SEMELE at Blackheath Halls
Blackheath Halls Opera seemed to have found the perfect combination of the heavenly, the human and the humorous in their triumphant 2022 production of Candide. I reckoned it was unsurpassable, a view reinforced when the organisers of this brilliant community project announced that this year they would be staging Handel’s tragic morality tale Semele.
How wrong I was. Semele, composed nearly 300 years ago, might have a heart of baroque darkness but in director Harry Fehr’s staging it also speaks – or rather sings – volumes about the shallowness and short-sightedness of our 21st century consumerist, celebrity-obsessed culture.
It’s full of great visual gags, which I’m not going to spoil. Suffice to say that it pulls off the trick of introducing smartphones, burger bars and emojis to the 18th century without ever feeling forced. Indeed, it’s magical – and very, very funny. The ticket price is worth it just for the way Bacchus subverts the grand finale.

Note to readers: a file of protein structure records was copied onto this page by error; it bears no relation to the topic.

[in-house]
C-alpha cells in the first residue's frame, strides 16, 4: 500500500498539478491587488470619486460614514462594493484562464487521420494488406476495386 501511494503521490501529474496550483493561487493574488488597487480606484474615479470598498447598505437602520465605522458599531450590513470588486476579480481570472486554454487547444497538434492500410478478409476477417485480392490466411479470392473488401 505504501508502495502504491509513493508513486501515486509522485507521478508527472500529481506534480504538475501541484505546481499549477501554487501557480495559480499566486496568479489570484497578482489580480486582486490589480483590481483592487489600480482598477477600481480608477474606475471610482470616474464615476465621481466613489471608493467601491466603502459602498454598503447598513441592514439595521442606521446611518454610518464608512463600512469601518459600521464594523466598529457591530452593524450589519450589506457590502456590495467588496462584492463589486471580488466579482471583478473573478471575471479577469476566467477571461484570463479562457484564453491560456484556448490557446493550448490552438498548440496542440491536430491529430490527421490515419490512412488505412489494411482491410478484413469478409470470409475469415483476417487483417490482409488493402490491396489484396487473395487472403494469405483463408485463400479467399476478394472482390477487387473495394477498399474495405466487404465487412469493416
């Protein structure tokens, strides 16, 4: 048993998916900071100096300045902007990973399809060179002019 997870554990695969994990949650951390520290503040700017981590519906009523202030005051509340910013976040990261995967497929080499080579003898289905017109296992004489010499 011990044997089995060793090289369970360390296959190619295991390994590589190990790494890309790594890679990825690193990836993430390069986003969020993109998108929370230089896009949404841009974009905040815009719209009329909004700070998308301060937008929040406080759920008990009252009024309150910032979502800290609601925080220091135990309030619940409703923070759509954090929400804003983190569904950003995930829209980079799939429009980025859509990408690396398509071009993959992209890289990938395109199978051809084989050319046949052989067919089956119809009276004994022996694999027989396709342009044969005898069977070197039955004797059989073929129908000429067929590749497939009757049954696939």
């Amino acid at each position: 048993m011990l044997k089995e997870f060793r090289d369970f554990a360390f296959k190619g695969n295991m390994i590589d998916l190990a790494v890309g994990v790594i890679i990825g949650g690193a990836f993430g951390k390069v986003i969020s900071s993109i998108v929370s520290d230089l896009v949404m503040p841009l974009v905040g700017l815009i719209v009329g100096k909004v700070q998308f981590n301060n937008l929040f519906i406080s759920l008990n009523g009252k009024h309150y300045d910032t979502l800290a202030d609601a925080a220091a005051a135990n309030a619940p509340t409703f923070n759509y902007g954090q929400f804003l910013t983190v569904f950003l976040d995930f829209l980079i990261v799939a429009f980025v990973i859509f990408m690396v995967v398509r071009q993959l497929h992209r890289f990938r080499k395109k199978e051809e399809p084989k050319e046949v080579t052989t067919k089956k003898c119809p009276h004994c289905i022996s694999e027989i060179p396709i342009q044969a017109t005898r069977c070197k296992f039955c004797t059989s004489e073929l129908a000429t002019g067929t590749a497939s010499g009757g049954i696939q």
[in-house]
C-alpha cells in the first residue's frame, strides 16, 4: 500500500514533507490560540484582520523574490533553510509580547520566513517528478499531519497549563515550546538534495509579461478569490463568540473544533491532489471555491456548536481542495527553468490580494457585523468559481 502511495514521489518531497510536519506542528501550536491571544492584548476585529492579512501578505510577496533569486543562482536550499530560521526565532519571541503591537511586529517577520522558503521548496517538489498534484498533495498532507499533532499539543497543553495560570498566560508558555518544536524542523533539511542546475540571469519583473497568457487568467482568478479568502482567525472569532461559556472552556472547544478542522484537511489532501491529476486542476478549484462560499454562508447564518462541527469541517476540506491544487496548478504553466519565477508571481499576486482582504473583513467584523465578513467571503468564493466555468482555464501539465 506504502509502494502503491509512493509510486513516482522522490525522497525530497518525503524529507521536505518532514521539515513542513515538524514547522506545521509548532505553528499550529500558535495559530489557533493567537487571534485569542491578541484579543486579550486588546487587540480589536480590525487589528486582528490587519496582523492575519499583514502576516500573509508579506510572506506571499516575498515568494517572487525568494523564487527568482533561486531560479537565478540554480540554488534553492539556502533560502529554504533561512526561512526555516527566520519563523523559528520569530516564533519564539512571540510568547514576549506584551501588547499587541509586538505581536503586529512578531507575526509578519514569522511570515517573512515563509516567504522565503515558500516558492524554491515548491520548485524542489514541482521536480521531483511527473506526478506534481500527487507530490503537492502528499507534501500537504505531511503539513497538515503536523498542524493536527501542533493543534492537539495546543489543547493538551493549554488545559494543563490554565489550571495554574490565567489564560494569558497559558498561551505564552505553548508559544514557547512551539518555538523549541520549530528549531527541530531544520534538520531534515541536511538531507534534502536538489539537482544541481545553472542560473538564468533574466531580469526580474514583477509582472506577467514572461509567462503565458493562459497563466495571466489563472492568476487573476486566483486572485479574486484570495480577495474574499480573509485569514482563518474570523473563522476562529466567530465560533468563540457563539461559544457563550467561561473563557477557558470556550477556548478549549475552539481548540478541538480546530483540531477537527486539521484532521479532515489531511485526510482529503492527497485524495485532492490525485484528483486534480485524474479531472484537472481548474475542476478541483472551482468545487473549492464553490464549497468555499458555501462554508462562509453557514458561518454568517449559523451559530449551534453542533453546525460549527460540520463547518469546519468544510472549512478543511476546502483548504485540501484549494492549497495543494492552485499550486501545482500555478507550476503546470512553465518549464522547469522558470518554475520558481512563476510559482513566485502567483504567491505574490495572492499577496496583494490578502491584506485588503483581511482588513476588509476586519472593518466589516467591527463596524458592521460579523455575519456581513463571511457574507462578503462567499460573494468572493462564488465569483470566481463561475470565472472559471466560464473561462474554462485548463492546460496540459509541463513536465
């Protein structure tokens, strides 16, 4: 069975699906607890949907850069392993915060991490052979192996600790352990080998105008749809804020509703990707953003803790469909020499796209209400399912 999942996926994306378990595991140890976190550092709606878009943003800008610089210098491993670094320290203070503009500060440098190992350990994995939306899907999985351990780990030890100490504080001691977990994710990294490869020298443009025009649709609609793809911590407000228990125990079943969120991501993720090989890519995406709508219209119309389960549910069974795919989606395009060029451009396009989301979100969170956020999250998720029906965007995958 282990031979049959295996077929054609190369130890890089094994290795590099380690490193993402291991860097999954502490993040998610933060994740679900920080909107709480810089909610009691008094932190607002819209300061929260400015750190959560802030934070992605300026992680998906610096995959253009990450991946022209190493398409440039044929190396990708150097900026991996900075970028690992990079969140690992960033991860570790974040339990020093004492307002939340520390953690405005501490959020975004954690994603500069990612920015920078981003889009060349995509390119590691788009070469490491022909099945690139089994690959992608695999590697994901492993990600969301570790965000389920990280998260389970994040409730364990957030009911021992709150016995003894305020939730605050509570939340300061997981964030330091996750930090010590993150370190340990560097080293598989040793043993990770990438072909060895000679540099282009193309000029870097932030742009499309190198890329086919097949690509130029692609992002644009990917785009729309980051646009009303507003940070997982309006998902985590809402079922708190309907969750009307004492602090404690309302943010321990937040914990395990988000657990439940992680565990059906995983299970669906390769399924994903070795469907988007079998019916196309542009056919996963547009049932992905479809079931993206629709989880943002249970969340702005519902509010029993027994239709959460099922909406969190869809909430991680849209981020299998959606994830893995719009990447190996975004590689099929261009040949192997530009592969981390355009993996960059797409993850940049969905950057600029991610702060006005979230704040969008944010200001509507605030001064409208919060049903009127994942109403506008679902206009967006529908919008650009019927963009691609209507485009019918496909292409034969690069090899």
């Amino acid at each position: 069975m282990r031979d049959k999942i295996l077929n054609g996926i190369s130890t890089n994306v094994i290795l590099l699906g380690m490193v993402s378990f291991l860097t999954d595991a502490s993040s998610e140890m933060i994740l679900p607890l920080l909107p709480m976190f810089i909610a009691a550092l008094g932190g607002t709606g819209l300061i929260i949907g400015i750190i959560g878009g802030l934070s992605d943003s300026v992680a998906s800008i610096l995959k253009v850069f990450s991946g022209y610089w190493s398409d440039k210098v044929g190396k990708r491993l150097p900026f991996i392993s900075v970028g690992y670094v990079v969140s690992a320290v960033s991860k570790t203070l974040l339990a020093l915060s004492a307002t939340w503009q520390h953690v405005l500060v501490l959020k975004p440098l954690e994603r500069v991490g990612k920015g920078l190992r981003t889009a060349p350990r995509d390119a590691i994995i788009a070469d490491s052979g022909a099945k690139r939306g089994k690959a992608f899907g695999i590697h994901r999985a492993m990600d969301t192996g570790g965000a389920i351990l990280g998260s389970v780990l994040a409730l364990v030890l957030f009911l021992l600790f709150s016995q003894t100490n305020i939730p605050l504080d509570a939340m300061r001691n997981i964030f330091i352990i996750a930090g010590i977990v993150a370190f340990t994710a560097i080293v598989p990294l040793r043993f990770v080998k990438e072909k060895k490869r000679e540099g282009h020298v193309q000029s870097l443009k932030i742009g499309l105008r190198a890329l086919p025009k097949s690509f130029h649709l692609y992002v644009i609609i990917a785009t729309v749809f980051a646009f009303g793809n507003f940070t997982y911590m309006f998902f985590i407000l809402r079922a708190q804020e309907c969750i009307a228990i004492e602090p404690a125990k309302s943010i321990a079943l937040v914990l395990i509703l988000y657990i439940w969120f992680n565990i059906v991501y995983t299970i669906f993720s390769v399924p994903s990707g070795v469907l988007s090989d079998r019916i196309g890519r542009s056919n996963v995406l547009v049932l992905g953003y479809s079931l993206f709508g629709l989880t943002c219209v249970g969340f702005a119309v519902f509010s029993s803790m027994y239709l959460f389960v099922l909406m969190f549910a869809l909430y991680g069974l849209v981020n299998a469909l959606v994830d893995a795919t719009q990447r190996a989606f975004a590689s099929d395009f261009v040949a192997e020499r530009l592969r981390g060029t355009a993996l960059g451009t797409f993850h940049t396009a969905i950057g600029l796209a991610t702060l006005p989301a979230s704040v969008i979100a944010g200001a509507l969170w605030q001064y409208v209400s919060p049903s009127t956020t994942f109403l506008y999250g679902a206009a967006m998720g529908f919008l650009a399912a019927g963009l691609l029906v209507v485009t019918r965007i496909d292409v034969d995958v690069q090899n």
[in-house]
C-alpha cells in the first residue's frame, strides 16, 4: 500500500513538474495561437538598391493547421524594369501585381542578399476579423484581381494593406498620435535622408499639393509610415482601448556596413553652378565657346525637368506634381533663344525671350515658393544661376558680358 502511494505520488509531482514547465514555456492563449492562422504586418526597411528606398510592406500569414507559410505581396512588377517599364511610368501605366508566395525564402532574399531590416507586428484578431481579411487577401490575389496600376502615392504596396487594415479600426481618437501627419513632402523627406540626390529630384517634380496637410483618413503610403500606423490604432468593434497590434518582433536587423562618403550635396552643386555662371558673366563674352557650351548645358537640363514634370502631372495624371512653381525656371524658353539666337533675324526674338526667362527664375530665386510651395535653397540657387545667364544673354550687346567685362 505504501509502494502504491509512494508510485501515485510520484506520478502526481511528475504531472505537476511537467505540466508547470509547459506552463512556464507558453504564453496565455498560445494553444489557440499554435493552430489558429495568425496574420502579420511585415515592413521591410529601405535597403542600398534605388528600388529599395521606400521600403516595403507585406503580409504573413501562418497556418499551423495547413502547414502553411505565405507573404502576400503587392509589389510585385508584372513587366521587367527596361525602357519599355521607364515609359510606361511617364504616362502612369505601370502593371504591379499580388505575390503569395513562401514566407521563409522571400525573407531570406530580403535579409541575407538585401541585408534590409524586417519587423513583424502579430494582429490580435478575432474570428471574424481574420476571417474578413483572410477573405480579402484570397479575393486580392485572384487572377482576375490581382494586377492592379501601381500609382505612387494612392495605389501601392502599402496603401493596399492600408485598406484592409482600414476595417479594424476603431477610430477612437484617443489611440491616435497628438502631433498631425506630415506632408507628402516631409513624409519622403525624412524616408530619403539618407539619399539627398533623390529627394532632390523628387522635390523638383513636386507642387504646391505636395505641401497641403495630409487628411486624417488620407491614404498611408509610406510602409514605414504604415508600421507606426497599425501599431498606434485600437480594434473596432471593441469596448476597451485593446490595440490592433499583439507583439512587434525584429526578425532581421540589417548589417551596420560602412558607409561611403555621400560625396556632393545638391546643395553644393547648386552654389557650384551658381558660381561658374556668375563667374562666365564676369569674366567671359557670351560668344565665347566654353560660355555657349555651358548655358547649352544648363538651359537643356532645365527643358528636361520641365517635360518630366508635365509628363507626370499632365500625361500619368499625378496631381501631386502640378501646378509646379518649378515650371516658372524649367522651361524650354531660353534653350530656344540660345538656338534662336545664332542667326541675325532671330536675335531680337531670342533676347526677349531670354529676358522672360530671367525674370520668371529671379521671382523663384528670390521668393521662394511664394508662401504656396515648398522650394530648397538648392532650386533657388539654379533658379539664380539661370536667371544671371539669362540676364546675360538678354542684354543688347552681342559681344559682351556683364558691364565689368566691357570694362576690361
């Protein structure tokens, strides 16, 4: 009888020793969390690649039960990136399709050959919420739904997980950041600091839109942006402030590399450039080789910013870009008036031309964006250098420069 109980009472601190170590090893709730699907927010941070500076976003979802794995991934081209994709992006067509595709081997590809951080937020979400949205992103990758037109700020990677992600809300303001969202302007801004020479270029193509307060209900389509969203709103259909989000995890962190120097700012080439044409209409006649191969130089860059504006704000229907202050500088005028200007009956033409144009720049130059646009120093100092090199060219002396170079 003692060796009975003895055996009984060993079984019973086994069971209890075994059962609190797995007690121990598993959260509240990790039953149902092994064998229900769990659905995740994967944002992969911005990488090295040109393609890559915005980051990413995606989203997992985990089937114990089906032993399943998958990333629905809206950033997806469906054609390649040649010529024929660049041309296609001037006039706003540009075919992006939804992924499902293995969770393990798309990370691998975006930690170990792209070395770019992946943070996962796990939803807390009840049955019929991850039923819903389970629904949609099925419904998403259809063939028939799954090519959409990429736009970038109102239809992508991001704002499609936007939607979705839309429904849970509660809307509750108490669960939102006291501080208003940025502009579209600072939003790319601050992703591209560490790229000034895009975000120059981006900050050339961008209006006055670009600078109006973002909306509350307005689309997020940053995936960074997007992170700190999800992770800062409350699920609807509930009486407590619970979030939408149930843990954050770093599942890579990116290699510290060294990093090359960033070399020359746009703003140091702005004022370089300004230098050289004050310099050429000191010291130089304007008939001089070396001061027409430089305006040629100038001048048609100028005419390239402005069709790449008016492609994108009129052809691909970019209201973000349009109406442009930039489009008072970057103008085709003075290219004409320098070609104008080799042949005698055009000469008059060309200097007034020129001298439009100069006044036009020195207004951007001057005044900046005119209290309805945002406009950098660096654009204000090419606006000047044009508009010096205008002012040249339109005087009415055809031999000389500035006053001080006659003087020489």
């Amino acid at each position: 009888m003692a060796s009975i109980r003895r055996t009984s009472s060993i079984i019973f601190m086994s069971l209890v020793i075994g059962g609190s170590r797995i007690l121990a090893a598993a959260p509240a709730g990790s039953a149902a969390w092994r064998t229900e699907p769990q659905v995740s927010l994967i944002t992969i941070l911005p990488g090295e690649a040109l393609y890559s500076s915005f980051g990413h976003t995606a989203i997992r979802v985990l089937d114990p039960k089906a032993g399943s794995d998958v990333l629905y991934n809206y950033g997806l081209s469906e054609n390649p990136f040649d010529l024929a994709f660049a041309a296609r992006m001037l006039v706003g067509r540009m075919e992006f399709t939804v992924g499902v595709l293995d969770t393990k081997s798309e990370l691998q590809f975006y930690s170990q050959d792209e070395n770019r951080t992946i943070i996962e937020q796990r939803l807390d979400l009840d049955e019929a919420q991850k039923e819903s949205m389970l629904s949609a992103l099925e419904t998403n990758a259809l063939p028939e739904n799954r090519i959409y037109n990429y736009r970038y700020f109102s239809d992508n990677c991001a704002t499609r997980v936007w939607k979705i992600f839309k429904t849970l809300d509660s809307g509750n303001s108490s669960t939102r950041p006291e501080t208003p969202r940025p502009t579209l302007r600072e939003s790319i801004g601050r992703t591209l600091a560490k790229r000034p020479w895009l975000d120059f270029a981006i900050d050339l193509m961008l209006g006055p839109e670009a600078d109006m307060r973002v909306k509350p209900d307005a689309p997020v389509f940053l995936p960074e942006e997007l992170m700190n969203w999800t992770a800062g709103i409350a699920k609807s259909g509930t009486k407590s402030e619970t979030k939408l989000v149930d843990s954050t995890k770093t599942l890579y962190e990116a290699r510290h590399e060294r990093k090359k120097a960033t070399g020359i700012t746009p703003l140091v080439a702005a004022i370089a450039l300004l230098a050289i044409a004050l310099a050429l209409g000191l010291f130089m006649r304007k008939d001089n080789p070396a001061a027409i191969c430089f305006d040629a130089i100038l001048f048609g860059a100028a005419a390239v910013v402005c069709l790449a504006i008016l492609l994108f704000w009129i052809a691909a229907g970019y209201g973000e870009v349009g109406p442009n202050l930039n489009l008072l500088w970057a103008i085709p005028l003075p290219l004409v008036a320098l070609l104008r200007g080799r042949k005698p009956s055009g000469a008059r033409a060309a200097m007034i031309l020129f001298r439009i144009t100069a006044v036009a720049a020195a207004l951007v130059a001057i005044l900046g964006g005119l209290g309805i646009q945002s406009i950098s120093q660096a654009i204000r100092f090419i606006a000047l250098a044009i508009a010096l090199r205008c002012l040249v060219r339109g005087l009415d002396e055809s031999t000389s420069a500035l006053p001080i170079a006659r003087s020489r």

None of this would work, however, without the performances of the singers and the orchestra. And in all cases they’re out of this world.
Tenor Thando Mjandana is magnificent as Jupiter, commanding the stage in a dazzling suit like some hiphop megastar. Soprano Francesca Chiejina as Semele never misses a beat as her shallow dream of Olympian immortality with her divine lover ends in a nightmare of disillusion and inevitable destruction.
Mezzo-soprano Katie Bray delightfully channels her inner Love Island contestant as Jupiter’s vengefully jealous wife Juno. And there are faultless turns by Trinity Laban singers Molly Joynson (Iris) and Hannah Leggatt-McPhee (Ino) as well as by countertenors Garreth Romain (a fabulously catty Cupid) and Owen Willetts (Athamus).
The front-line cast is completed by bass Matthew Rose in the dual role of Semele’s father and the god of sleep Somnus. What a voice!
Handel described the work as a musical drama and it’s as much oratorio as it is opera. Oratorios require a large chorus and the one provided here is magnificent – about 75 singers of all ages drawn from schools, local residents and BHO’s own youth company.
Equally fine is the 35-strong Blackheath Halls Orchestra under musical director Christopher Stark who capture the wit and wonder of Handel’s composition in all its glory.
I can’t sign off without praising Zahra Mansouri’s gorgeous costumes, Chuma Emembolu’s pulsating lighting design and Elliott Squire’s eye-popping set that cleverly makes the floor-level human world drab and on-stage Olympus a riot of saturated colour.
This is a production of the very highest order and it’s hard to imagine how BHO is going to top it next year. But I can’t wait to find out.